problems to be addressed NOW so that they can
move on with the business of living and building a prosperous nation.
The government cannot
continue to ignore or engage in a tug-of-war
with the MDC. The opposition party has proved that it deserves to be
acknowledged as a legitimate opposition party that has the support of
Zimbabweans, and which is a crucial partner in attempts to find a solution
to the country’s crisis.
The outcome of the weekend elections has shown that
virtually a divided nation, with ZANU PF controlling its traditional rural
stronghold while the MDC holds sway over the urban electorate.
Very little good can come from such a situation for
either party or
for the nation as a whole.
It is important,
now more than ever, that Zimbabwe’s main political
parties begin to make some headway in resolving this unhealthy situation by
sitting down to come up with a negotiated political settlement.
No amount of public
posturing and face-saving will change the reality
of the situation.
Zimbabweans have suffered enough and deserve a new
Trade relations with Zambia deteriorating despite talks
BULAWAYO – Talks aimed at easing trade tensions between Zimbabwe and
Zambia have failed to yield positive results five months after they began,
it was learnt this week.
Officials involved in
the Zimbabwe-Zambia joint commission discussions
told the Business Daily that the Zambian trade authorities continued to use
parallel market rates in calculating and levying import tax on Zimbabwean
Besides banning about 15 Zimbabwean products last year, Lusaka
authorities have also begun charging import tax using parallel market rates
in an effort to protect Zambia’s commerce and industry from cheaper
Priscilla Pilime, regional manager for the Zimbabwean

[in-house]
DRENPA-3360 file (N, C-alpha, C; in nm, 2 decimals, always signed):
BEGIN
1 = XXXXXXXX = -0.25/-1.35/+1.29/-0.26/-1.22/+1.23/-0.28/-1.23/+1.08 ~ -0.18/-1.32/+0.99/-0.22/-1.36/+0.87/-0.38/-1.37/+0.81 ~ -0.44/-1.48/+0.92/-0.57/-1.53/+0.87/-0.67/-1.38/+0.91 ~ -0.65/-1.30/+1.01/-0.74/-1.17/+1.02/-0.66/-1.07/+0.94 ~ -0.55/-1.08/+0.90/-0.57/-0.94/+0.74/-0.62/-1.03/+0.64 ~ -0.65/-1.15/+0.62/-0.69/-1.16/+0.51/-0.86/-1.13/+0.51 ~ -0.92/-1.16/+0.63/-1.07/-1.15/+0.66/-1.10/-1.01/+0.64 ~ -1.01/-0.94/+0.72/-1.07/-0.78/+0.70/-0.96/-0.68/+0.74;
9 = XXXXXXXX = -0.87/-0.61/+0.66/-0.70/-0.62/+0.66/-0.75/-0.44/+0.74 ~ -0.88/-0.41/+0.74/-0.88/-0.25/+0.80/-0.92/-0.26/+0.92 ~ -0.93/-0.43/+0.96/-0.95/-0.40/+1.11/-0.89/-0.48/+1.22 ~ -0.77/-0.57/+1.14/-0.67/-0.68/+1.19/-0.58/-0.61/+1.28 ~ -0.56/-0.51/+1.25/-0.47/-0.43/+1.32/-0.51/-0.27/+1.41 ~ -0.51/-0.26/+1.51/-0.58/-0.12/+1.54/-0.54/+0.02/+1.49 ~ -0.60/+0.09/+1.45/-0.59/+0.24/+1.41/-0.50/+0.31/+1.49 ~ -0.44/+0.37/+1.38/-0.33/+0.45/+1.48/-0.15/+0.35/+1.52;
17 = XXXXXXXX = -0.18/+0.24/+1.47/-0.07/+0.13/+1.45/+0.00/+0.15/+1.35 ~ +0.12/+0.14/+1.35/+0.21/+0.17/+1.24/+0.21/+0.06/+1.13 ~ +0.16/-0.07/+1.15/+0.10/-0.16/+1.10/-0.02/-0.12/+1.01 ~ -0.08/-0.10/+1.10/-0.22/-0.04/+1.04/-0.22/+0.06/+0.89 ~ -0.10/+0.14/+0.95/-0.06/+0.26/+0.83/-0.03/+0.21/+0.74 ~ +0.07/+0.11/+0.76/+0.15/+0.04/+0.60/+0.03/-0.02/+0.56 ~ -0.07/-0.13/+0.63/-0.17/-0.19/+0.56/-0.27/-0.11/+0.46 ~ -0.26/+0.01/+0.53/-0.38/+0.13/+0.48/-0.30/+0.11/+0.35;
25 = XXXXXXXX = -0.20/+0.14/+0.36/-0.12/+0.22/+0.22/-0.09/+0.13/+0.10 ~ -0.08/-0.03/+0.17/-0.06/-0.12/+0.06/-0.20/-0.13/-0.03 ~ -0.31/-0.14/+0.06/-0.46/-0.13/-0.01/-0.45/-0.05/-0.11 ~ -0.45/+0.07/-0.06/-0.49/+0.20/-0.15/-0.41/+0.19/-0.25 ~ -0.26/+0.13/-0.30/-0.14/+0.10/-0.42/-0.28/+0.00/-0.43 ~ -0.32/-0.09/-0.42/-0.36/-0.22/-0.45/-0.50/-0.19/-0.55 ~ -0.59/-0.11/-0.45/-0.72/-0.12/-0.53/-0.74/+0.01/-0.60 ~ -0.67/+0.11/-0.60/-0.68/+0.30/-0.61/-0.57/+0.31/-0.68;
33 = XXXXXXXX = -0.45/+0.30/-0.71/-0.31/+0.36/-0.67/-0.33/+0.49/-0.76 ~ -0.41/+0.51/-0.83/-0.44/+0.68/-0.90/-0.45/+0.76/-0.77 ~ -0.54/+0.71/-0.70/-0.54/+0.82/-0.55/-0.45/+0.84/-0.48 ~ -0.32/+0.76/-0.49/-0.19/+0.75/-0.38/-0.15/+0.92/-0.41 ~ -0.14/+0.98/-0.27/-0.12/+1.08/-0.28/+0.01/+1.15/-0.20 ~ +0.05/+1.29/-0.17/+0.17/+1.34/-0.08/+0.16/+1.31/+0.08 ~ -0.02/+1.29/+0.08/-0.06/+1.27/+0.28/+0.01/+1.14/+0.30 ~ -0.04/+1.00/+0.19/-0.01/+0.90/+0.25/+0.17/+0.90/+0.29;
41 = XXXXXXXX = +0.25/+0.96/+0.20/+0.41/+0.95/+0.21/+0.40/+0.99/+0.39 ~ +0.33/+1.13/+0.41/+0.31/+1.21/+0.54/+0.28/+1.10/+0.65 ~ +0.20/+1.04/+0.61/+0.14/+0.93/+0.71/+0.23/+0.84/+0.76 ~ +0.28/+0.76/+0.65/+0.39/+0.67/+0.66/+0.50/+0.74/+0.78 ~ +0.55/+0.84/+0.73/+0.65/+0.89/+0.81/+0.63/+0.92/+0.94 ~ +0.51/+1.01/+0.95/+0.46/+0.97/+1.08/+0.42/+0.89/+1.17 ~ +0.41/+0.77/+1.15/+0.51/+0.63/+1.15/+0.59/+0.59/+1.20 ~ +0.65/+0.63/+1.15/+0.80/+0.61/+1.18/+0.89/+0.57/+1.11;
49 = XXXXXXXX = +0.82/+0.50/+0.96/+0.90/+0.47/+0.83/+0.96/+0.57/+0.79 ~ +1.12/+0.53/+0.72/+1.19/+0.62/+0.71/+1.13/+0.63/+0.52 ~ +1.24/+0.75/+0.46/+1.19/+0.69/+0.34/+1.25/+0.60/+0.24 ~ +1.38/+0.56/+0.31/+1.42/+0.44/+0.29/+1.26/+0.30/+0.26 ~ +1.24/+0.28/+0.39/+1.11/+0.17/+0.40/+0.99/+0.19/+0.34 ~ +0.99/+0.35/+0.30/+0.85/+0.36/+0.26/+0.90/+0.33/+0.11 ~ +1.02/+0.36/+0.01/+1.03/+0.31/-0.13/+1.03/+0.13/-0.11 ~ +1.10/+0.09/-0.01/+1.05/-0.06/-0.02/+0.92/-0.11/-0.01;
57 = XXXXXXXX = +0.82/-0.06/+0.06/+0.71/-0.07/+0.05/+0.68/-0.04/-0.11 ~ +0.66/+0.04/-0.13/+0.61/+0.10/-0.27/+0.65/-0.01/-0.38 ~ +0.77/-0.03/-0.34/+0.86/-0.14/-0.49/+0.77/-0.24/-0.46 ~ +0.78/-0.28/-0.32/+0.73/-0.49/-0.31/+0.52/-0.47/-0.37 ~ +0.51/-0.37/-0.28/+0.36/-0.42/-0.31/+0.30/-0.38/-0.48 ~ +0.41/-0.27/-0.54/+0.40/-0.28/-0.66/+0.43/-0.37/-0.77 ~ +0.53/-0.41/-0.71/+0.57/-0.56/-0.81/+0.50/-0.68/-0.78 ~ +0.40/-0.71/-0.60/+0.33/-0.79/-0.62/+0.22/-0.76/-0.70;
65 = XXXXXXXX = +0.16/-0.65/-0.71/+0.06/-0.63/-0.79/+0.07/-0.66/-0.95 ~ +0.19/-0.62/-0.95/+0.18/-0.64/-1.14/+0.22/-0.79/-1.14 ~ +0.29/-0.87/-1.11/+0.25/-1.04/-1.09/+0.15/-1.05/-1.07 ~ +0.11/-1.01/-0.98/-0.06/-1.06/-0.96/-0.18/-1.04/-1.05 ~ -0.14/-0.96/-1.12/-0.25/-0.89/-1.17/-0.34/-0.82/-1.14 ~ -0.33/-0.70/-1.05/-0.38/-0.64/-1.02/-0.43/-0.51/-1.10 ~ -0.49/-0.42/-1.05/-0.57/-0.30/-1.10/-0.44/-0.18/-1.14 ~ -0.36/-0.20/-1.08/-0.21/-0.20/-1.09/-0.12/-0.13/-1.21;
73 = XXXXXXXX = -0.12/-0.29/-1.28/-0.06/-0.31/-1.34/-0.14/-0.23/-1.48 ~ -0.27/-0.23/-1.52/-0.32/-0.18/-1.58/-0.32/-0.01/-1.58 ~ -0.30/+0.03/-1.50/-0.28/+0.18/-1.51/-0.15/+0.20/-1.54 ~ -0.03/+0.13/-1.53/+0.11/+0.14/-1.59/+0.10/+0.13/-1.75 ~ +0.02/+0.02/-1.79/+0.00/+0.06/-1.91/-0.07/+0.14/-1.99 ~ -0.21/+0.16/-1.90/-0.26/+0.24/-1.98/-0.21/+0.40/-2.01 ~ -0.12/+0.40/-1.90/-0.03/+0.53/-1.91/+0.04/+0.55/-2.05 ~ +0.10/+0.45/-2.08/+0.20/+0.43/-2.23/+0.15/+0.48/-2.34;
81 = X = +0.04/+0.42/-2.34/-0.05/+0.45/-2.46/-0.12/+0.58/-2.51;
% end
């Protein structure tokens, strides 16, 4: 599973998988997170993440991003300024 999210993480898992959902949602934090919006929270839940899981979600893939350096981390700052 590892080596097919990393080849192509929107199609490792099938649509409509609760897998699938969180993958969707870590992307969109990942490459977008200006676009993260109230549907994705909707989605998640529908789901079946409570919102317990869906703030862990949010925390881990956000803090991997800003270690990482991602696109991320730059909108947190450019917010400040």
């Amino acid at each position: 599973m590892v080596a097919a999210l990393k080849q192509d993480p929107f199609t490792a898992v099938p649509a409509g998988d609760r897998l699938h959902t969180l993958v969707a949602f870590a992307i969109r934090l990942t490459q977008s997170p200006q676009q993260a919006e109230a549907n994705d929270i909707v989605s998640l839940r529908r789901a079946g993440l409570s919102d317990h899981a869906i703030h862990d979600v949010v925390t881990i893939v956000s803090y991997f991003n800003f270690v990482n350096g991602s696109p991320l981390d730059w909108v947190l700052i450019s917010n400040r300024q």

trade body, ZimTrade, said the issue of parallel market-based import tax had
dominated the latest round of bilateral trade discussions between the two
Formal and informal
dialogue was held between the two countries at the
end of last month, but with no positive results being achieved.
Pilime said the
Zambian authorities were charging rates of at least $2
500 against the greenback on Zimbabwean imports, forcing locals to increase
the prices of their goods to recoup their costs, but also putting them in
danger of losing out to local competition.
The Zimbabwe: United States dollar
exchange rate has depreciated to as
low as $5 500: $1 in the past two months.
"There is formal and informal trade going on between
countries, and a level of smuggling as well. The Zambian argument has been
that Zimbabweans are dumping cheap goods into their country, and that this
has effectively killed their local business," Pilime told the Business
"As a result of this, those going the formal
way, through official
paperwork and documentation, are dealing in bulk exports and the Zambian
authorities have pegged the exchange rate at parallel market rates against
the American dollar."
tax on parallel market rates effectively increases the
cost of Zimbabwean exports to Zambia, a situation that is favoured by most